the academic and the clinical. and NPD can now frequently be found in journals of clinical psychology. In clinical psychology and psychiatry the studies of NPD as a pervasive personality pattern of grandiosity (in fantasy and behavior). Prevalence and Clinical utility The information regarding the prevalence and clinical utility of NPD based on the DSM criteria set has so far been evaluated in ways that often fail to take into account the range of functioning and phenotypic presentations . & Ansell. Hence. 2005.. Campbell. 2002. and interpersonally conspicuous behavior. 1991). Ronningstam. social.. 2008. Wasserman. Gunderson. 2009). Pincus and Lukowitsky (2010) concluded that “relying solely on the DSM-IV criteria may impede clinical recognition of pathological narcissism” (p. Studies in support of identifying.. 2007. There is a call for integration and applicability of the vast accumulated knowledge on narcissism and NPD. While not associated with societal urgency or notable public or mental health costs. Volkan & Fowler. need for admiration and impaired empathic ability have. conceiving it as prejudicial. have remained relatively separate. Research in the academic social and personality psychology have identified trait narcissism in nonclinical samples. Torgersen. validity (Gunderson & Ronningstam. 2005a. factor analytic structure (Fossati et al. Pincus. 2008). 2009. Miller. diagnosing and treating pathological narcissism. 2009). 430). With this briefly summarized background the purpose of this article is to oppose the DSM-5 Personality and Personality Disorder Work Group’s proposal to exclude NPD as a separate personality disorder type and critique the diagnostic approach to and suggested traits for NPD. & Pilkonis. This has contributed to a considerable discrepancy between the clinicians’ definition and usage of the NPD diagnosis compared to the official criteria set. 2010. With the DSM’s heavy reliance upon grandiosity and external. Campbell. there is reluctance among clinicians to use the diagnosis. and changeability (Ronningstam. heritability (Torgersen et al. despite the limitations in clinical applicability and utility of the diagnosis. Penny & Spector. Stone. & Lyons. recent efforts to integrate and find common denominators are most important and promising (Pincus et al. 1998. Levy. & Cramer. 2008. 2000). NPD has still met increasing recognition as an urgent and complicated mental condition connected to significant personal. Several reviews have summarized the accumulated evidence relevant to present and future diagnosis of NPD (Cain. Hoffman. and patients strongly oppose being “labeled” NPD. Reynoso. the diagnosis has not been informative and guiding. Although the two avenues of studies. Kringlen. Miller. psychiatry. 1995). especially its impact on Axis I disorders and suicidality. & Pilkonis. still verified its prevalence (Stinson et al. and work-related problems with organizational and societal consequences (Maccoby. 2007.. interpersonal.RETAINING A SIGNIFICANT DIAGNOSIS 249 affect dysregulation. & Clarkin. Ronningstam & Maltsberger. and psychoanalysis. 2009. Pincus & Lukowitsky. 2000. 2001). 2010).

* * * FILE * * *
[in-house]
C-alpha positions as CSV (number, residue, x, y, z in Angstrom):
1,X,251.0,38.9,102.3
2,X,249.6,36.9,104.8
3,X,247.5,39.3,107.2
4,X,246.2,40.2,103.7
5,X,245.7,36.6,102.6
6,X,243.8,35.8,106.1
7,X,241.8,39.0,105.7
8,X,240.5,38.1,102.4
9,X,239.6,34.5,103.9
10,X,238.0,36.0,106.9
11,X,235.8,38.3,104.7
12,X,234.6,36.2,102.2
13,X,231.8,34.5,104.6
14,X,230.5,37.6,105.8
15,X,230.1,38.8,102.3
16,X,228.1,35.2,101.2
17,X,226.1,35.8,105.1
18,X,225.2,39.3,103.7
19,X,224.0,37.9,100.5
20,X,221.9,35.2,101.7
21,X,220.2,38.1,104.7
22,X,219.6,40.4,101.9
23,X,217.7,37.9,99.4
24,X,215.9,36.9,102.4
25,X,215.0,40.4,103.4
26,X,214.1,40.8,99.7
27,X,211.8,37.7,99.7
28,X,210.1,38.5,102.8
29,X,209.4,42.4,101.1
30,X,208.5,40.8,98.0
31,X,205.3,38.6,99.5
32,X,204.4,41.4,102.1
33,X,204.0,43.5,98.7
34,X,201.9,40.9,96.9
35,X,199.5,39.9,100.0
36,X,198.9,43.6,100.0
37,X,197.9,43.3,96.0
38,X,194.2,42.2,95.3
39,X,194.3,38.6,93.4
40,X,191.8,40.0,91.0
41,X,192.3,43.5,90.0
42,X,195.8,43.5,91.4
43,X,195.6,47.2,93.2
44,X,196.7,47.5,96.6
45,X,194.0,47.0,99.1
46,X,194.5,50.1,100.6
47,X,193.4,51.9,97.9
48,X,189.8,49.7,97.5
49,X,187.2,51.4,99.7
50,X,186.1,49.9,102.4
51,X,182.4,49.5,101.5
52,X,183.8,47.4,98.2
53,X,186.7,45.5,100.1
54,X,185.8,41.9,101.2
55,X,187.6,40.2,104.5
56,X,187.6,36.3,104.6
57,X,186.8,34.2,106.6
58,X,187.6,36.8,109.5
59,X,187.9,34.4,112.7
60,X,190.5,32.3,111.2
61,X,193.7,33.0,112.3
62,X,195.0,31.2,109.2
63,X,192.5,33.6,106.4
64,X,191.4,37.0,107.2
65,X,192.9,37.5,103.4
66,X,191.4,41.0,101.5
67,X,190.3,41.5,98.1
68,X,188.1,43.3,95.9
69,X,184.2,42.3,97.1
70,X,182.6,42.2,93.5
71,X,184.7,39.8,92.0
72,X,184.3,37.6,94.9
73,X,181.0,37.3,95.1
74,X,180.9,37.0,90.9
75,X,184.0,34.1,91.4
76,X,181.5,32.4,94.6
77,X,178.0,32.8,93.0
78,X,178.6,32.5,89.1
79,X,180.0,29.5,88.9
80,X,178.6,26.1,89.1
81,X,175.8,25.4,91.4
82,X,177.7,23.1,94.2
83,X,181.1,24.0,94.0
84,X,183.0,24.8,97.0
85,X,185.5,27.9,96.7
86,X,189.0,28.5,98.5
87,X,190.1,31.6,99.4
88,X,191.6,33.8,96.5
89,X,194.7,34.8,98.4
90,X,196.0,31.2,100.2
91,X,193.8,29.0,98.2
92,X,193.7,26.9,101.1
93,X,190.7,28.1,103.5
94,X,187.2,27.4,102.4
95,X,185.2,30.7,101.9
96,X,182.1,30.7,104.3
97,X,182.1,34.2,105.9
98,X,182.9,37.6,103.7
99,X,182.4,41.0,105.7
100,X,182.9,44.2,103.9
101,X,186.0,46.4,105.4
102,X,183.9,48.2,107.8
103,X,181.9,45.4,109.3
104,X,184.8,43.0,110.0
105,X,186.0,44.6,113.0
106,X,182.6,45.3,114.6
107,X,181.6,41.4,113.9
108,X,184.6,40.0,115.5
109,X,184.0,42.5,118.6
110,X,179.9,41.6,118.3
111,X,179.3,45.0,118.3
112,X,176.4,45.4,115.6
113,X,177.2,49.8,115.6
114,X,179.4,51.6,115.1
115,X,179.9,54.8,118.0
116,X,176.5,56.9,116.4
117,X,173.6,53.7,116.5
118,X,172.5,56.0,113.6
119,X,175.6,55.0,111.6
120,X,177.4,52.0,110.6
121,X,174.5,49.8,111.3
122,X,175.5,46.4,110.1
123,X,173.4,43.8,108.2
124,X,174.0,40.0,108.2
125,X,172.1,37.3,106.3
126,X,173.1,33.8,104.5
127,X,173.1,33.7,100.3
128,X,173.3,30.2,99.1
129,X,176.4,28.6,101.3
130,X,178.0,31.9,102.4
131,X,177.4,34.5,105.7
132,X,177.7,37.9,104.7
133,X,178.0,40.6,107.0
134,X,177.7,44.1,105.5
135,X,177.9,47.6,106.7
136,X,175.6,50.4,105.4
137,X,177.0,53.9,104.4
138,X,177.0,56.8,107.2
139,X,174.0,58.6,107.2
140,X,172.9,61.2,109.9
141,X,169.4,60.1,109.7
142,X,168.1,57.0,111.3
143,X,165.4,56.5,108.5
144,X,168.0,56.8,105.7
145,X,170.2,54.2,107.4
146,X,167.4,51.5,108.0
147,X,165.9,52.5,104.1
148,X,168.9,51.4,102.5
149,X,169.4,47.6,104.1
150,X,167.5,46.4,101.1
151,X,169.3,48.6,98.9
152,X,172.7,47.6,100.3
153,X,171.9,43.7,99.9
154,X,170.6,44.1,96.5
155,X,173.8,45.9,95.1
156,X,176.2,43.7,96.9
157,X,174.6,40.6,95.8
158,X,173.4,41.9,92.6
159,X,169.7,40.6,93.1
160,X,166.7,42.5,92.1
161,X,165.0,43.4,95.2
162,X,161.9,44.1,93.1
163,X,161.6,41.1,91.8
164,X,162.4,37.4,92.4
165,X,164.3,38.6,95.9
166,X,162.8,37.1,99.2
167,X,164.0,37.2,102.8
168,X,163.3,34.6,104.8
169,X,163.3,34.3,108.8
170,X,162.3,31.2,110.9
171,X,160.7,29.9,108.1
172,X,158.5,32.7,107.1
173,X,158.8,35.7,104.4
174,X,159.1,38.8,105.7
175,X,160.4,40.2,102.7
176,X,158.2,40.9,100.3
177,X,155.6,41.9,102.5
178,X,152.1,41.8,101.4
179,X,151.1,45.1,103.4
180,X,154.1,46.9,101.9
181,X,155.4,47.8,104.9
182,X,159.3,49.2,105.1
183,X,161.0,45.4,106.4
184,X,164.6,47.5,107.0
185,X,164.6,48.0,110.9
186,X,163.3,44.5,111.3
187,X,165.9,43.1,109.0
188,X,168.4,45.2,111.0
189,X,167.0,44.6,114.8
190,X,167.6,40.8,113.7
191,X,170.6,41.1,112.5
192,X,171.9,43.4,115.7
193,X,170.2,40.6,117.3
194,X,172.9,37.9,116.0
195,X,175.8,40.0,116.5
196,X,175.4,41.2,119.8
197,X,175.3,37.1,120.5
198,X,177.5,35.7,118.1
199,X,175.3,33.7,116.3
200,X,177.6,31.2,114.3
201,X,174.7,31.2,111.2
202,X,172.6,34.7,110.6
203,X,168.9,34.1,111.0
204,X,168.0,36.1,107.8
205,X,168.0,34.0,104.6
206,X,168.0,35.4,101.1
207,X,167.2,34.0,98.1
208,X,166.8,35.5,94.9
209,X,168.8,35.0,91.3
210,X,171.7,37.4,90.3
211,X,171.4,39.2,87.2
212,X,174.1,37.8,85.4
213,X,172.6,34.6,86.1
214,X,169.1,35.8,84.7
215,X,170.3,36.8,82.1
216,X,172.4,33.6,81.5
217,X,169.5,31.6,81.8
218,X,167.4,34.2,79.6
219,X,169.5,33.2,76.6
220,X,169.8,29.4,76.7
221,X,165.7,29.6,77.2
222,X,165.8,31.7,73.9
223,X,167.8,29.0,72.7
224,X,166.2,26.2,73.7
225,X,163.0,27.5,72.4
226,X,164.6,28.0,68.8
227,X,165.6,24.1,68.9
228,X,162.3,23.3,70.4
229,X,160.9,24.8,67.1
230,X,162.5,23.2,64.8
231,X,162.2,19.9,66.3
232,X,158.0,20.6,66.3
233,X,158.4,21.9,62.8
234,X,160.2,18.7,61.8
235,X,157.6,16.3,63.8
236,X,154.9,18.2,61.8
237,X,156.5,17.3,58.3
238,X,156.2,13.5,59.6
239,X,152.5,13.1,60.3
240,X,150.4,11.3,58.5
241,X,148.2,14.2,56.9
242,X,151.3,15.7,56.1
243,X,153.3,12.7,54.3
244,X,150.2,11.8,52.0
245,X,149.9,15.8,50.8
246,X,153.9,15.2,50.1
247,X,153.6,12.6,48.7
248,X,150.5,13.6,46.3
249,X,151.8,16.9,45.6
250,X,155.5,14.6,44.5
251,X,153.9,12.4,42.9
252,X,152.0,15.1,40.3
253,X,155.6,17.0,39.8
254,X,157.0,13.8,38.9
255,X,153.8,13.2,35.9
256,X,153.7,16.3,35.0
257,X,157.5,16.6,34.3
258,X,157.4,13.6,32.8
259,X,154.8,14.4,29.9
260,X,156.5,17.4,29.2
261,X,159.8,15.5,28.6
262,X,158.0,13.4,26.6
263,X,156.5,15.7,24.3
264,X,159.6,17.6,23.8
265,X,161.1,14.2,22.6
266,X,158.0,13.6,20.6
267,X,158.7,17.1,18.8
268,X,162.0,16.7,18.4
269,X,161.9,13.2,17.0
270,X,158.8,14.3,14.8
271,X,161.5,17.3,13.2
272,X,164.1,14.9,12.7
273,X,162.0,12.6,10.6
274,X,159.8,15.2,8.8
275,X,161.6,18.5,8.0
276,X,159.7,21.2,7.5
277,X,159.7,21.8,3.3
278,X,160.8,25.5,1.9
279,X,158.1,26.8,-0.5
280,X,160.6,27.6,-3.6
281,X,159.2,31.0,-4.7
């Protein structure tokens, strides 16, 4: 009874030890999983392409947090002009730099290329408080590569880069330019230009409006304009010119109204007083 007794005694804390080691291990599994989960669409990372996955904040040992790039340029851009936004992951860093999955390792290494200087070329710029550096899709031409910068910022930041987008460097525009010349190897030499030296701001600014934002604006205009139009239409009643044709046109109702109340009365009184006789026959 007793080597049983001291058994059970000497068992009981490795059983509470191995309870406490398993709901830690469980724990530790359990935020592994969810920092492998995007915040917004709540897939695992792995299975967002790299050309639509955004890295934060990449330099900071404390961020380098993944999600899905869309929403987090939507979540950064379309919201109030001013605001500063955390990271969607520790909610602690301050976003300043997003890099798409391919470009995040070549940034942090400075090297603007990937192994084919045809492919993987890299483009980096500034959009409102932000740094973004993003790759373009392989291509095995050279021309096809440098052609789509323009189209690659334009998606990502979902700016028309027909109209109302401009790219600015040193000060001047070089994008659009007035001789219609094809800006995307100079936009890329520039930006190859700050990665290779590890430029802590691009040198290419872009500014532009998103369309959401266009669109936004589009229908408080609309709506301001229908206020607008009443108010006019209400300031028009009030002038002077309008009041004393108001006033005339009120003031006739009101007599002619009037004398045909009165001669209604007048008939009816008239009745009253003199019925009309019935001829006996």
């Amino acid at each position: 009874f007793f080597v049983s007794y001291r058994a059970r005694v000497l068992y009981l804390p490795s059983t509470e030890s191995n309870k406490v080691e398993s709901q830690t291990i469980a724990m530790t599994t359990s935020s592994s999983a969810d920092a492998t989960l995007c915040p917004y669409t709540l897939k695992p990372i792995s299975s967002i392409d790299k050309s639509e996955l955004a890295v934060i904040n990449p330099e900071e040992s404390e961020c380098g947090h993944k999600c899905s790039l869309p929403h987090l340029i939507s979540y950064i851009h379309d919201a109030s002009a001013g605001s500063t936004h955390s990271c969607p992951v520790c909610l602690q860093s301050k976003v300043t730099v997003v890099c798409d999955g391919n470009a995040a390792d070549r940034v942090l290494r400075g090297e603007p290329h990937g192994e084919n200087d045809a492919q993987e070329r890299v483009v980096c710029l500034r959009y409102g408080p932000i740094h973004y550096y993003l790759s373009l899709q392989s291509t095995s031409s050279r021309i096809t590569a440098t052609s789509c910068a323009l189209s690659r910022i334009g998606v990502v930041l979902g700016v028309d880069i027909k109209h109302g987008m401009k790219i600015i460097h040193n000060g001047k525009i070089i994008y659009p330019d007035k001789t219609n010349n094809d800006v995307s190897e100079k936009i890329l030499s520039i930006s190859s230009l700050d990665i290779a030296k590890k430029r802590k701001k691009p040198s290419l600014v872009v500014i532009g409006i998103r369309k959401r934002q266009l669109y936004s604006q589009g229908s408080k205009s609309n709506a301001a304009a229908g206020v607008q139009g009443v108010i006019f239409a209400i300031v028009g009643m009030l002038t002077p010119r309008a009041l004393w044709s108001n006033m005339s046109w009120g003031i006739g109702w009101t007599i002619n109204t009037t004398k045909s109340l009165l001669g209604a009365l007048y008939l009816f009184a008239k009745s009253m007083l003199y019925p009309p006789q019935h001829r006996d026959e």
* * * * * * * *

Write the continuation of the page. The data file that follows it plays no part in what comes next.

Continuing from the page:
In addition. & Pilkonis. self-directed empathy. The discrepancy between their interpersonal appearance and relatedness (Ogrodniczuk.. and their internal experiences and reasoning (Horowitz. Rhodewalt & Eddings. 2009).. with up to 20% in specific populations. (2007). & Lyons 1995. and only be evident under certain circumstances.e. Wasserman. avoidance. reasons for seeking psychiatric treatment or psychotherapy most often relate to external life crises and onset or aggravation of Axis I disorders. 2009). 2007). memory functioning.. Rhodewalt. 2008). (Kernis & Sun. 2009). there is significant evidence in support of an adequate prevalence rate. Simon. Nevertheless. Chauhan. or an acute onset of Axis I disorder(s) (Ronningstam. shame. This has also invited to an over reliance on external behavioral traits and indications of exaggerated self-esteem as the base for diagnosis. interpersonal reactivity. 1996. eating disorder. a personal crises. semi-structured interviews. & Duggal. higher prevalence rates have been found in studies using clinicians’ ratings (Levy. Clarkin. or to complaints or ultimatums from family or employers associated with sometimes limited sense of own suffering or contributions to others’ distress (Miller. and denial (Horowitz. Laboratory studies have succeeded in identifying numerous specific patterns relevant for narcissistic functioning in nonclinical samples. a corrosive life event. self-enhancement. observer ratings) and the way that specific narcissistic functioning and NPD features can be accurately captured versus underestimated or even bypassed by each method. The actual narcissistic pattern or potential for developing a personality disorder may not be fully manifested in higher functioning people until there is a change. In functionally disabled people the predominance of Axis I symptomatology may overshadow the narcissistic personality functioning. depressive disorder or atypical mood disorder (Ronningstam. There are specific difficulties identifying narcissistic personality functioning when co-occurring with Axis I disorders with predominant symptomatology such as substance use. Even in such cases. Gunderson. Steinberg. the differentiation of Axis I symptoms from narcissistic personality traits and the identification of the NPD diagnosis. and accompanying compromised abilities for selfevaluation. 6% life time in general population (Stinson et al. emotional dysregulation. mood variability. There are reasons to assume that prevalence rates of NPD have been influenced by research methods (self-reports.e. Simonsen & Simonsen. self-esteem instability. Joyce. justifying the inclusion of NPD in DSM-5 (for detailed review of prevalence see Ronningstam (2009) and Levy et al. i. 2001). certainly both limit and bias accurate diagnostic evaluations based on self-rating and interpersonal disclosure.250 RONNINGSTAM in narcissistic people. bipolar spectrum disorder. etc. For instance. Piper. such as control. & Reyonoso. may be challenging and require longer and more in-depth contact in a treatment setting. 1994. Cambell. 2002. especially anger and aggression. i. Man- . combined with limitations in their willingness or ability for self-disclosure. and self-disclosure. 2010). 2009). Other methods for rating are more reliant upon the narcissistic individuals’ specific protective and regulatory patterns..